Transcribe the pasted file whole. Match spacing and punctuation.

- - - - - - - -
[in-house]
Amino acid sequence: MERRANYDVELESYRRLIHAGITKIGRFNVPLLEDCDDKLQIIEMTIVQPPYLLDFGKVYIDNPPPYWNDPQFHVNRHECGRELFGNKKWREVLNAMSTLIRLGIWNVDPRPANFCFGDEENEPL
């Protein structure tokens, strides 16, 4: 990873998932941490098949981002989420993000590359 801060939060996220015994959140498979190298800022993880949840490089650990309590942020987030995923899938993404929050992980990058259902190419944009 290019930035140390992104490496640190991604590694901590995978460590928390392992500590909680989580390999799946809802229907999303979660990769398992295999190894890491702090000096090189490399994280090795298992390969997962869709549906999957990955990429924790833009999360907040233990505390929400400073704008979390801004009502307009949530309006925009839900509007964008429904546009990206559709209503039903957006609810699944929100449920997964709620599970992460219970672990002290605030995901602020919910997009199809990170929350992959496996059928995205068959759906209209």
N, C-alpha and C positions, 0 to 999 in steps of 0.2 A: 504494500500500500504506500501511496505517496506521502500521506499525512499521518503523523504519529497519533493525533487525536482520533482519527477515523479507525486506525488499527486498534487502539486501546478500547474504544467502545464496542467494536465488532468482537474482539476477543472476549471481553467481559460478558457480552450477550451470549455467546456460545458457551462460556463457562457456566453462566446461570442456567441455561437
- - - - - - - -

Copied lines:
[in-house]
Amino acid sequence: MERRANYDVELESYRRLIHAGITKIGRFNVPLLEDCDDKLQIIEMTIVQPPYLLDFGKVYIDNPPPYWNDPQFHVNRHECGRELFGNKKWREVLNAMSTLIRLGIWNVDPRPANFCFGDEENEPL
């Protein structure tokens, strides 16, 4: 990873998932941490098949981002989420993000590359 801060939060996220015994959140498979190298800022993880949840490089650990309590942020987030995923899938993404929050992980990058259902190419944009 290019930035140390992104490496640190991604590694901590995978460590928390392992500590909680989580390999799946809802229907999303979660990769398992295999190894890491702090000096090189490399994280090795298992390969997962869709549906999957990955990429924790833009999360907040233990505390929400400073704008979390801004009502307009949530309006925009839900509007964008429904546009990206559709209503039903957006609810699944929100449920997964709620599970992460219970672990002290605030995901602020919910997009199809990170929350992959496996059928995205068959759906209209």
N, C-alpha and C positions, 0 to 999 in steps of 0.2 A: 504494500500500500504506500501511496505517496506521502500521506499525512499521518503523523504519529497519533493525533487525536482520533482519527477515523479507525486506525488499527486498534487502539486501546478500547474504544467502545464496542467494536465488532468482537474482539476477543472476549471481553467481559460478558457480552450477550451470549455467546456460545458457551462460556463457562457456566453462566446461570442456567441455561437